Under George W. Bush power flowed away from the State Department, which never held the president's ear for long; and the Treasury Department, led by Sinophile Hank Paulson, took charge of China policy. Today, Treasury Secretary Tim Geithner speaks fluent Mandarin, and he wants to hold on to the reins. But Hillary Clinton wants to reconsolidate foreign policymaking at the State Department, and she covets Asia.
Clinton took advantage of Geithner's many worries—all about the financial crisis—to establish herself as the executive branch's lead China hand on her first official visit to Beijing. She made policy and returned last week with a raft of headlines—for humanizing the secretary's role, for acknowledging line-of-succession questions in North Korea, and for explicitly downplaying human-rights issues. Those departures from existing policy showed she's in control, which she's especially eager to prove at a time when the appointment of high-powered presidential envoys has elicited questions about her authority. Clinton 1, Geithner 0.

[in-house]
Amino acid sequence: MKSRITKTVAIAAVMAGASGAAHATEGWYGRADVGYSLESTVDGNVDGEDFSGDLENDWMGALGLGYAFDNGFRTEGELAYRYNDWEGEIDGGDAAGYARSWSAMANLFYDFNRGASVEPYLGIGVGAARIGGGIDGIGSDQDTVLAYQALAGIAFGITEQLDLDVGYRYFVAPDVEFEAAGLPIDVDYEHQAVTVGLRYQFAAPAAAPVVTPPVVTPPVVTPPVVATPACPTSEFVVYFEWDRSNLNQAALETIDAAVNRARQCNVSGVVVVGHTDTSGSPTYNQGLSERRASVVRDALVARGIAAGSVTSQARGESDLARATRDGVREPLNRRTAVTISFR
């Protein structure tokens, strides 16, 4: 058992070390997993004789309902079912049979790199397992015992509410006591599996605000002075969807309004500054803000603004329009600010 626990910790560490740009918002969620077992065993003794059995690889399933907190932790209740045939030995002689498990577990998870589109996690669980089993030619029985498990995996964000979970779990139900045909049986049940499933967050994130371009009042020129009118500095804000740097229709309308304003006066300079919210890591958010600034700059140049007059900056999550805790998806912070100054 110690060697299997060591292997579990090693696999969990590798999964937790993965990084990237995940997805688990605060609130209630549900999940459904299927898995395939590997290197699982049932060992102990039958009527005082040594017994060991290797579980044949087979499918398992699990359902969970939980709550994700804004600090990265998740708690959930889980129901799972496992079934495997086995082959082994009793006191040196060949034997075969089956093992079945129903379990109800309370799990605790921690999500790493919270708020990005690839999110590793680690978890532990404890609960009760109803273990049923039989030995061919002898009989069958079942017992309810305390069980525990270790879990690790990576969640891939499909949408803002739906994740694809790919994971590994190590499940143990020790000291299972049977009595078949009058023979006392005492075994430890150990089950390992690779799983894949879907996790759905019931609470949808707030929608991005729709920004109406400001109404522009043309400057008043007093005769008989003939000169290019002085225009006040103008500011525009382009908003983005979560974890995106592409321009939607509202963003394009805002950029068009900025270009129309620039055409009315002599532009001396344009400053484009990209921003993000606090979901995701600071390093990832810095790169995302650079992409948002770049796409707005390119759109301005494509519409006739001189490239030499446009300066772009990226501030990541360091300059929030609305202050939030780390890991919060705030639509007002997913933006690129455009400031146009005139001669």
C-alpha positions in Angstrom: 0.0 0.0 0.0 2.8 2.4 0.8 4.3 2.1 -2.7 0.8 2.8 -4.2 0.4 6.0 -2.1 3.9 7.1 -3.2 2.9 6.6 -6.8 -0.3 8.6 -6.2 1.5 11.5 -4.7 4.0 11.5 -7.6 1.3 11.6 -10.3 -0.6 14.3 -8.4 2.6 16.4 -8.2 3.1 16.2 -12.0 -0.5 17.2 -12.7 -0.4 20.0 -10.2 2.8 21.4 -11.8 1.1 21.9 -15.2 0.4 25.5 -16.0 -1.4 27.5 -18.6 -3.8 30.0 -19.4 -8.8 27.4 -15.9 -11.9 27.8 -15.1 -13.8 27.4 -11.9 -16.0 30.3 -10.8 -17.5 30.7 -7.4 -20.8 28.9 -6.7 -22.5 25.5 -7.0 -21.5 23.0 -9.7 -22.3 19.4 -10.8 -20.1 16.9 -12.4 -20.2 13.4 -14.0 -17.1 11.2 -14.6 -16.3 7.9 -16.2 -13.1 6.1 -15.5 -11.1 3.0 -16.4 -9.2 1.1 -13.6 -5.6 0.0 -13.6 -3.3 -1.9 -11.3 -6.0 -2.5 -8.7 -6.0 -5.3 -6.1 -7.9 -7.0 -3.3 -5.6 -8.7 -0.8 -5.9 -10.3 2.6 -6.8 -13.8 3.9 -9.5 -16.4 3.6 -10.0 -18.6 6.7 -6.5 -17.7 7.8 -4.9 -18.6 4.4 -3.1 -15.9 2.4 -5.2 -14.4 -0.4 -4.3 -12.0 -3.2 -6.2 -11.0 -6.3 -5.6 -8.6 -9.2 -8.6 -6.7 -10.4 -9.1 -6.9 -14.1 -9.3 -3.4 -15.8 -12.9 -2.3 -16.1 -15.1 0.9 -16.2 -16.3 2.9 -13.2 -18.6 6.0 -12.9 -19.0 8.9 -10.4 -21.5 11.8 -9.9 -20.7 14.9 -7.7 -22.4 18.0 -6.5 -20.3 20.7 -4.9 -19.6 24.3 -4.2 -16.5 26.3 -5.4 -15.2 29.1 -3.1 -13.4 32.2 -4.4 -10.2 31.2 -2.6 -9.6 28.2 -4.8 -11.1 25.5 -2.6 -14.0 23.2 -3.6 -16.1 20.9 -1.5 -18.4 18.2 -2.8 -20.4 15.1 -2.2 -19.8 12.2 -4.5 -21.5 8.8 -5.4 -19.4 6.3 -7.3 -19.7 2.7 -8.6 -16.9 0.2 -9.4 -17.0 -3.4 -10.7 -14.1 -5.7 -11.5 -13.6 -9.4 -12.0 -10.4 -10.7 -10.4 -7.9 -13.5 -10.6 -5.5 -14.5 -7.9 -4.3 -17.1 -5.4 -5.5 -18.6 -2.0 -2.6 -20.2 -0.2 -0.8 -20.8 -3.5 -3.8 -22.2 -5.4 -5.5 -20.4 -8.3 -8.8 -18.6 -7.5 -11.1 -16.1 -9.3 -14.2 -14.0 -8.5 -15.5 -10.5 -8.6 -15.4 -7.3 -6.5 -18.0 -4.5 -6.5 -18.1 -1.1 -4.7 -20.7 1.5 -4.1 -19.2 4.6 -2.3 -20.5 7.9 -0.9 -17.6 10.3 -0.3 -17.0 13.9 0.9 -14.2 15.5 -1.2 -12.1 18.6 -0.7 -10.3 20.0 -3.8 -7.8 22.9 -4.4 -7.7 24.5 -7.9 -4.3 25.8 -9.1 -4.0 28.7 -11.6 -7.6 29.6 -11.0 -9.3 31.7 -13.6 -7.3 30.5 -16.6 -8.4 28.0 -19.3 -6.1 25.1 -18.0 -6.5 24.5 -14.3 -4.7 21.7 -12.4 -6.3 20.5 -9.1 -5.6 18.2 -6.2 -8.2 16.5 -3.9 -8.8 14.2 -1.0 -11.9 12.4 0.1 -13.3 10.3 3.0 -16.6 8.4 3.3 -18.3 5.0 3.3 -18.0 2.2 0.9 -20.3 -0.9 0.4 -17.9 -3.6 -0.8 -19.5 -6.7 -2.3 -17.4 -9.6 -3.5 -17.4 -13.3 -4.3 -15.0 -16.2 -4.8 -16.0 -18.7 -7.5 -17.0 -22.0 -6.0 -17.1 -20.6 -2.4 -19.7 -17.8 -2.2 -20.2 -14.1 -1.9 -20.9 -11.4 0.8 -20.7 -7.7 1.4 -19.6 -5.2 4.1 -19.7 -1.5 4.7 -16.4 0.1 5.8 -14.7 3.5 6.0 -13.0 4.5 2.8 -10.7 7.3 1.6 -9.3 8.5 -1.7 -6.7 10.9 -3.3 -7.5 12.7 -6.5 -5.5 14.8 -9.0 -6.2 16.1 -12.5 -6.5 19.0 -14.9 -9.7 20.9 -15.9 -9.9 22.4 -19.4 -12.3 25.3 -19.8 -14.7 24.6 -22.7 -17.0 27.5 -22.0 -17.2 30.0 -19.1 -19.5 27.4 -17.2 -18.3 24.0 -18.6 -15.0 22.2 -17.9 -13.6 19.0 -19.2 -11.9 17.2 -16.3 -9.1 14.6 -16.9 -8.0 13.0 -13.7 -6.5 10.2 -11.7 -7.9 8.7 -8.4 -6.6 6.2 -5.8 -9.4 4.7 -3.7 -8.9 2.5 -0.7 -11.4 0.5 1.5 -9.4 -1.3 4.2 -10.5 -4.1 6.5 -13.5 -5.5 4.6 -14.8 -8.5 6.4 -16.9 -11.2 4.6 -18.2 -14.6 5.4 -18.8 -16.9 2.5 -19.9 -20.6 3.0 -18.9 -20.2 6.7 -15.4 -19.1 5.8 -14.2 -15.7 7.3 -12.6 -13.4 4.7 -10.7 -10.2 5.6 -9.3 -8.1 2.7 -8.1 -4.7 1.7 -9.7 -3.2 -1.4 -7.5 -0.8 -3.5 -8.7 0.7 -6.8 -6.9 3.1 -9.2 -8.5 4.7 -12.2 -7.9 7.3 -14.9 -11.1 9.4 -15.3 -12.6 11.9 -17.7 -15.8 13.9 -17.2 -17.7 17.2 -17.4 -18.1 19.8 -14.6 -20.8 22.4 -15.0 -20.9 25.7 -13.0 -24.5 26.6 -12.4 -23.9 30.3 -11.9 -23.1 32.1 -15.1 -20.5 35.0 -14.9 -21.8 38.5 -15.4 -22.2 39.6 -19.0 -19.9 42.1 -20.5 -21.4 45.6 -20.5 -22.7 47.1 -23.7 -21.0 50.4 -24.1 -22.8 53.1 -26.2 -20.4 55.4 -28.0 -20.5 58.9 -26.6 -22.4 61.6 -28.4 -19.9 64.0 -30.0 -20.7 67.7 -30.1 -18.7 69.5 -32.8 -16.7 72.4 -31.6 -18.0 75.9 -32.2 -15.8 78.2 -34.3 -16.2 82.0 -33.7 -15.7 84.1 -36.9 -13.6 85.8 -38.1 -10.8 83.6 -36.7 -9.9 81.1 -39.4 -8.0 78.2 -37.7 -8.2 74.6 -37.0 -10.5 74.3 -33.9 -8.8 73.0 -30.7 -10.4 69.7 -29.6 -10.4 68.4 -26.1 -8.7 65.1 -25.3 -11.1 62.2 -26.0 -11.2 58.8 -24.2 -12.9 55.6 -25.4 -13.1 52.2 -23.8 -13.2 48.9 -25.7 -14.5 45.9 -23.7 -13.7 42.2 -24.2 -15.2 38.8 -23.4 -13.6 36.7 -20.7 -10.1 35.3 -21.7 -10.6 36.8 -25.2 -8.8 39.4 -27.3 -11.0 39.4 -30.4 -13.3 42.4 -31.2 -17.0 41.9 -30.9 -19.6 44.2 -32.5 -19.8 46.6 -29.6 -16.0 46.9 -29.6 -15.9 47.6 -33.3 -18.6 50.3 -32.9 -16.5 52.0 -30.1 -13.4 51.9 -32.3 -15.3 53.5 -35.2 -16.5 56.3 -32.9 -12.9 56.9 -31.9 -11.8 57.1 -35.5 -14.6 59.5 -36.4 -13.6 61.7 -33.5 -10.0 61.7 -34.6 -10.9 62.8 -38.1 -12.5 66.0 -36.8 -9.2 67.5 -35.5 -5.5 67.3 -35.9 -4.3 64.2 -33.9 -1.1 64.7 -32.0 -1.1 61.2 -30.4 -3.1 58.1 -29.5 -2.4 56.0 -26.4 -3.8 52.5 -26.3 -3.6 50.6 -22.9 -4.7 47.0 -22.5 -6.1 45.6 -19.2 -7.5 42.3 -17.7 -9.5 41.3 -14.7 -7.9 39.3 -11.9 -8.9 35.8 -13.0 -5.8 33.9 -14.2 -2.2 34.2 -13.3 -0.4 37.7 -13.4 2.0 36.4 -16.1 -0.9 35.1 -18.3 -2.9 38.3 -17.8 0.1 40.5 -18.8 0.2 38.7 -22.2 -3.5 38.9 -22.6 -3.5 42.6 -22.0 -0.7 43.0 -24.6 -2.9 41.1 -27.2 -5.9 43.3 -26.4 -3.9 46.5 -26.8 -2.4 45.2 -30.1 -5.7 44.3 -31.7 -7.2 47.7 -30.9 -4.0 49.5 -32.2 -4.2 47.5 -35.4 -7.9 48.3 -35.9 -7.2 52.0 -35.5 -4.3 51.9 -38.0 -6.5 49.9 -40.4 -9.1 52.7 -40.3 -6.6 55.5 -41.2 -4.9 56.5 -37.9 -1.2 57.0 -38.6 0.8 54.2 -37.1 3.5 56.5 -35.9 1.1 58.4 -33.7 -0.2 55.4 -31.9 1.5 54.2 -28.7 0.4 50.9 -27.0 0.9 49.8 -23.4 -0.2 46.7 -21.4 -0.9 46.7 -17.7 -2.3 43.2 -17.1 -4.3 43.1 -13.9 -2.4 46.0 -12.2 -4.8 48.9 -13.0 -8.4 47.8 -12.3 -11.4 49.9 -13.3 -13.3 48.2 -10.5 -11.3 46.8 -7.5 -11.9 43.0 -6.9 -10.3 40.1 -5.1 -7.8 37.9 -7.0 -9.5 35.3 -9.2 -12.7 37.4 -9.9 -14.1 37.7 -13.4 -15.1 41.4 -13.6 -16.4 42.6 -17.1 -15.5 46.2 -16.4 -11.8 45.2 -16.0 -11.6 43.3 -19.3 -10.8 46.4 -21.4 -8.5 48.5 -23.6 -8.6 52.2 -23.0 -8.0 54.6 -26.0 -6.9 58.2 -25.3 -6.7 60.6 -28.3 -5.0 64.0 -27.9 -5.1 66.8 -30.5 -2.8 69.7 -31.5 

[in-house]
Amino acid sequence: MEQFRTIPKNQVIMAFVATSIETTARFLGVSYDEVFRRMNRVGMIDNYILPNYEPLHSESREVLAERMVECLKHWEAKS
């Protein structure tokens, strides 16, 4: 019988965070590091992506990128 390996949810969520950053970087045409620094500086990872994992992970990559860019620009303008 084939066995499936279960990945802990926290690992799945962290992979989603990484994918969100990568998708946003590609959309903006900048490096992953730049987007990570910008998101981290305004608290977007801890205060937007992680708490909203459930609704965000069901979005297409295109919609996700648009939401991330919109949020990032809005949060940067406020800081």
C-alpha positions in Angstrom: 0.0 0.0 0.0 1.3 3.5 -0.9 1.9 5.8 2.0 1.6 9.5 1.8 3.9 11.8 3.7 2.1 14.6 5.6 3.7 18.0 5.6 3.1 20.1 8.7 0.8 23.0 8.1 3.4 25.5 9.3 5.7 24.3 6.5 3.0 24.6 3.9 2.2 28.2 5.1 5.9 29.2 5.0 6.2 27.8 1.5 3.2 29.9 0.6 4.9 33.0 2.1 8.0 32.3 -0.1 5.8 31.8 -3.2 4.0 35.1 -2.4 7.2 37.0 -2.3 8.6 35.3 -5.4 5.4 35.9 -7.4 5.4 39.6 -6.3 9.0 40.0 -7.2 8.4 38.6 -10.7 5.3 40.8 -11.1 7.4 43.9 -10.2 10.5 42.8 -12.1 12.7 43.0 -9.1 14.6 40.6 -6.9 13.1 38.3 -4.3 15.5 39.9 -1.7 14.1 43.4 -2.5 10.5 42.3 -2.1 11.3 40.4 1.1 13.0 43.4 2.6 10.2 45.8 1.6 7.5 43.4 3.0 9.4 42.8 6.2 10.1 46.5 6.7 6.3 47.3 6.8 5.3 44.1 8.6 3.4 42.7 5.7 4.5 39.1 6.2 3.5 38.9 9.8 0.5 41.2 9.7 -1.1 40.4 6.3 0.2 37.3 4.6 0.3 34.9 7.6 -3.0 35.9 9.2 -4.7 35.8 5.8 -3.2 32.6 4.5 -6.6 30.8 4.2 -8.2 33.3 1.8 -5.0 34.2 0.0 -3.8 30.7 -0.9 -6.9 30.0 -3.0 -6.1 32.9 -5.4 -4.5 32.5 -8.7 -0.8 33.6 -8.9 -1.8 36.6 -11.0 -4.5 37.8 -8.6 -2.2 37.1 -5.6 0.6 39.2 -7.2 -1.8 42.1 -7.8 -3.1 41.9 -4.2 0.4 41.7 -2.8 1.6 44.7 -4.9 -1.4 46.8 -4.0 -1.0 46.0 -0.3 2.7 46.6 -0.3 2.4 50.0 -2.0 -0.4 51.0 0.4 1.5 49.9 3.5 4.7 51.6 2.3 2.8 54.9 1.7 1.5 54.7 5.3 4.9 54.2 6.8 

Yet it's not clear she'll win. U.S.-China political relations have been stable since just after Bush assumed office, but the volatile issues are economic. Beijing owns more than $200 billion in T-bills, and its double-digit growth has buttressed American financial stability. Despite Clinton's best efforts, the Chinese will most want to hear from Geithner.